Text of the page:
Keiji Minato: Notes on Modern Haiku (3)

21 February 2009

Image by Keiji MinatoAvant-garde haiku became bankrupt when its momentum was dissipated by the stabilization/conservative shift of the society around 1970, along with other radical movements in the literary and political arenas. Doubts about the form of haiku now came to be regarded as counterproductive. The basis for these doubts had been the desire to open up a common perspective that would embrace new possibilities for Japanese society as a whole, but the whole was now superimposed on individuals as something that had already been achieved, even if in a doubtful way.

Strong ideas dictated by Big H History now came under suspicion, and new attempts have been made only on the individual level since then. Certainly, artistic experiments did not die out, but they lost their vital links to the world around them. (I believe you are familiar with such an historical process in your own field … Same in Japanese haiku.)

In the history of haiku writing the change is detected in a general transition to more language-oriented styles. ABE Kan’ichi (阿部完市; b.1928)’s works are early examples of haiku centered not on their reference but on language itself and images that are only possible in linguistic play:

Asa no i ni / chi’isai mokuba ni / nori atsumare

Let’s get together
riding on small wooden horses
to the morning well

Shizukana ushiro / kami no ki kami no / ki no hayashi

Stillness behind –
trees of paper,
a forest of trees of paper

Karui hyaku-nin / sora kara orite / hataraku

In the morning from the sky
a hundred light-weighted men
come down & work

In the first haiku here the playful imperative is nonsensical, like in a nursery rhyme. In the second what is behind us is just paper after paper, without meanings. The last example might be read as a criticism of the job situation in Japan, where office workers commute to their office one or more hours on train every morning, but the image of “a hundred light-weighted men” (and Abe’s use of hiragana, not kanji) undermines such a serious reading. His style is quite post-modernistic in that it is not rooted in the dichotomy of subjectivism/objectivism so ingrained in the genre of haiku after the Meiji era.

KATÔ Ikuya (加藤郁乎; b.1929) is another haiku poet who derives a lot from language itself. Different from Abe, he also takes in a lot from the history of haiku (as text/intertext) and other literary sources so that his works often seem too highbrow and obscure for general readers:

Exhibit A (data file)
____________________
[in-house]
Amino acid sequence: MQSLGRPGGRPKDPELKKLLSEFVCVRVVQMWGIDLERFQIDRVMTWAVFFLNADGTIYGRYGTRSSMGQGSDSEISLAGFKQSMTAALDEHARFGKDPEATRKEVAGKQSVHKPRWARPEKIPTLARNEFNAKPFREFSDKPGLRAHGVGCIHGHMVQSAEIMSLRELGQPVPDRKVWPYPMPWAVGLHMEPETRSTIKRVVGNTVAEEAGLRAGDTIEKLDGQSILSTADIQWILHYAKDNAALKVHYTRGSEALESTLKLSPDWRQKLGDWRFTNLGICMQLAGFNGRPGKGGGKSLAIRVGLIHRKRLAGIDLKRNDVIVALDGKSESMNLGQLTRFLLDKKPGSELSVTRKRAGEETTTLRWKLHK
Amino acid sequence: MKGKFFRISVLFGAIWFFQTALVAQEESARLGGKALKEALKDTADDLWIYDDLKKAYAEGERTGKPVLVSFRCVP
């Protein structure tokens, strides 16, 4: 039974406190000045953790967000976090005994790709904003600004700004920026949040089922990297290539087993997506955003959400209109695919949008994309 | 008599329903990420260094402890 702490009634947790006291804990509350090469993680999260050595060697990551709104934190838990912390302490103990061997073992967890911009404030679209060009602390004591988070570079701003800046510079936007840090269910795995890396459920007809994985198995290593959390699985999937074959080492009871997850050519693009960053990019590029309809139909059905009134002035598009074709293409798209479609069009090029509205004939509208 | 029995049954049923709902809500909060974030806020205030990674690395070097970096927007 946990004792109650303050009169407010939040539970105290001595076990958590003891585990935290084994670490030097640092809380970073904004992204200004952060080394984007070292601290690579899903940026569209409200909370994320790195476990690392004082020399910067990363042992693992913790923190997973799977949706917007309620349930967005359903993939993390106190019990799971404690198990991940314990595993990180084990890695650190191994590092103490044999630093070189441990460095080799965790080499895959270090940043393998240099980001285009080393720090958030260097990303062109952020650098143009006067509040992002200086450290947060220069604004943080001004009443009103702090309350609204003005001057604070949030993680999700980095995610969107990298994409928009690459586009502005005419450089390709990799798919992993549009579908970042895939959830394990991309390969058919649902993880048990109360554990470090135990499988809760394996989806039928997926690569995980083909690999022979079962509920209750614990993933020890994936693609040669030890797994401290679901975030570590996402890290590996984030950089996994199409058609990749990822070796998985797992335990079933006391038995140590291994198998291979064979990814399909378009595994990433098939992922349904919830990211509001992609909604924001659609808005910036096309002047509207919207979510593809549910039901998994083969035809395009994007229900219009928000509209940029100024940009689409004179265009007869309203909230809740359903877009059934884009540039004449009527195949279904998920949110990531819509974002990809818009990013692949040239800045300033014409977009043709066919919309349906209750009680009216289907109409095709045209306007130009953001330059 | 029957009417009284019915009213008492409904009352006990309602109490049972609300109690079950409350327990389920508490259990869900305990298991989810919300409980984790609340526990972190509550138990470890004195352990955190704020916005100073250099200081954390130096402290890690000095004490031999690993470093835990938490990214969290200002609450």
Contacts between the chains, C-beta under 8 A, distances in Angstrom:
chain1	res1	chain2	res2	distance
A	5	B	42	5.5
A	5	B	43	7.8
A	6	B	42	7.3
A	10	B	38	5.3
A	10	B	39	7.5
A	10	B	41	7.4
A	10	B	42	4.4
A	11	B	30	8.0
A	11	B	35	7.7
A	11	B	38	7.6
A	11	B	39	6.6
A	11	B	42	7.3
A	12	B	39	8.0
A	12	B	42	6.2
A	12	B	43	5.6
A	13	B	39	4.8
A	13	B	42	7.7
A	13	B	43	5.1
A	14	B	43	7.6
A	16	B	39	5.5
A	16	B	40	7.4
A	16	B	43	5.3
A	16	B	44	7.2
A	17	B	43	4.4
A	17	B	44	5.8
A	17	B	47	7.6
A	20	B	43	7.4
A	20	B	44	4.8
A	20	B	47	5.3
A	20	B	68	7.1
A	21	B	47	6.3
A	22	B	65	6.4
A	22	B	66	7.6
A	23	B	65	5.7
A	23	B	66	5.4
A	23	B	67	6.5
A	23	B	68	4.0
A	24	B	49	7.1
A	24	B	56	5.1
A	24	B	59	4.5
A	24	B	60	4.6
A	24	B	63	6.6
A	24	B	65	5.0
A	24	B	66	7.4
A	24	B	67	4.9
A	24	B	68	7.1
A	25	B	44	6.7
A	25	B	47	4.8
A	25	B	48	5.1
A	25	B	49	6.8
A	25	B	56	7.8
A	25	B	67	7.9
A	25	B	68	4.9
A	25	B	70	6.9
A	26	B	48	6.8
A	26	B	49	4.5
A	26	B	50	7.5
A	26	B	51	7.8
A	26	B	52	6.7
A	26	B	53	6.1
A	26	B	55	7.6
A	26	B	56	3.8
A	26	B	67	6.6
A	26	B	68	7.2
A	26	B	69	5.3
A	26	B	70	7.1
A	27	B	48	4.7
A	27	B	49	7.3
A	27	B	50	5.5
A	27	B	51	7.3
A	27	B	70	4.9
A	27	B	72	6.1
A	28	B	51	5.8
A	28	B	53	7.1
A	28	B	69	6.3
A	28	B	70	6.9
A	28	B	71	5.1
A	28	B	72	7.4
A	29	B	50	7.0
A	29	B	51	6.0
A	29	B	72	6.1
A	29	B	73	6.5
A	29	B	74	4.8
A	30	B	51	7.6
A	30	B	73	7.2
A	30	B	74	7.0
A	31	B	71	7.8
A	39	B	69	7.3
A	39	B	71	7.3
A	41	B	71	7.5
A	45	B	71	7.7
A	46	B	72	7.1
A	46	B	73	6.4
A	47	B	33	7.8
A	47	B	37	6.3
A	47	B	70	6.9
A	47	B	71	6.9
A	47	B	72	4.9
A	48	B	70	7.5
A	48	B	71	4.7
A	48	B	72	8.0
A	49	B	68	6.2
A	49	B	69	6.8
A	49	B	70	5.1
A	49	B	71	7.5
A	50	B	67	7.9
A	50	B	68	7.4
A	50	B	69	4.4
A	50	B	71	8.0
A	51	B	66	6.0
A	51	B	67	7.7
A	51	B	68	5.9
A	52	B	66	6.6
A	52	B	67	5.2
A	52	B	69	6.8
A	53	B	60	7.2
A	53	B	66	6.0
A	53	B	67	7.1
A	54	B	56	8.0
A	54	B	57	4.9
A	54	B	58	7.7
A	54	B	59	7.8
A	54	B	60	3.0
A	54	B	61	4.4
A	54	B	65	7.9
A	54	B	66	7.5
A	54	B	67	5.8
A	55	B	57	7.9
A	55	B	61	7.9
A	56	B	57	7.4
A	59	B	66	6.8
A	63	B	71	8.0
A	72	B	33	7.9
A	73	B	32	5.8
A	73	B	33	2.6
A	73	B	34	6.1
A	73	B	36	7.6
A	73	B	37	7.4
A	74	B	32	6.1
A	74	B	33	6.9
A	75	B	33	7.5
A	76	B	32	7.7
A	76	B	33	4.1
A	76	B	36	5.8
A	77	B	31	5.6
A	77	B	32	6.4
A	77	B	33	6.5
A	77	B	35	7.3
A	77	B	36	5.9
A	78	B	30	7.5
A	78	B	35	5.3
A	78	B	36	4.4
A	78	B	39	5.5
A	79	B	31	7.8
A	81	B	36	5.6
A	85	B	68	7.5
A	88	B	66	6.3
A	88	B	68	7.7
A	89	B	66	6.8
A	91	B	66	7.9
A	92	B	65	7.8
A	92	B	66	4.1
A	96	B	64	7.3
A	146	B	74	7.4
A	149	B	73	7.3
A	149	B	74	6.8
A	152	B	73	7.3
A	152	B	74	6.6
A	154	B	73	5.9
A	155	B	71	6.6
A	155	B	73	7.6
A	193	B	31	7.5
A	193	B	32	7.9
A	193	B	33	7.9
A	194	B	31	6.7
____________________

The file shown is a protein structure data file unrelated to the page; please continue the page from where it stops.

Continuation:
Nire yo / Omae wa takai kanjô no ushiro wo miseru

Oh, elm,
you show the back of a noble emotion

Torime no bûmerankori’i / kodomo-ya no koridon

Night-blind boomelangcoly, Coridon who deals in children

Haru-shigure / Ichi-gyo no shi ha / doko de tatsuka

Spring scattered rain- where should you finish a one-line poem?

His disrupting the 5-7-5 form does not come from his distrust of it but rather from a natural dependency on the long and resilient tradition of haiku, which modern and contemporary haijin often fail to recognize. Katô is a top scholar/critique of haiku in the Edo era, when the genre was free from the inflexible moralizing imposed on writers after the westernization. Katô’s use of puns and other word plays, as in the second example above (boomelangcoly=boomelang+melancoly), is not aberration but necessary recurrence of the historical elements of the genre.

SETTSU Yukihiko (攝津幸彦; 1947-1996) passed away at a rather young age but remains one of the most influential figures among young haiku writers today. His style depends mainly on surprising combinations of images:

Roji-ura wo / yo-gisha to omou / kingyo kana

take the backstreet
for a night train

Hitomi moto / shôkaki narishi / fuyu-aozora

Eyes used to be
digestive organs –
winter blue sky

Nangoku ni / shishite go’on no /minami-kaze

Dead in southern countries
they gratefully send
southerly winds

A surprising combination of images is called “toriawase (取り合わせ)” or “nibutsu-shôgeki (二物衝撃),” a traditional basic technique of haiku writing. It is rooted in a general technique often used in the traditional Japanese arts, “mitate (見立て),” which describes something as a different thing to achieve comical or satirical effects. In the first haiku here an unexpected combination of a backstreet and a night train is achieved with another image: a goldfish. A satirical effect of the technique can be observed in the last example: “they” who “gratefully send southerly wind” are war dead during WWII, for Shôwa Emperor Hirohito. As in the case of Katô Ikuya, Settsu’s style is in part a revival of the playful elements repressed in the modern history of haiku.

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About Keiji Minato

Keiji Minato was born in Osaka in 1973. He has published a book of poetry, 硝子 の眼/布の皮膚 (Glass Eye / Cloth Skin) (草原詩社, 2003), and as a scholar of literatures in English has written essays, mainly about Australian literature, for national Japanese magazines like すばる (Subaru) and 英 語青 年 (Eigo Seinen). He is one of the three members of the Kyoto-based experimental poetry group, the Experimental Language Factory.

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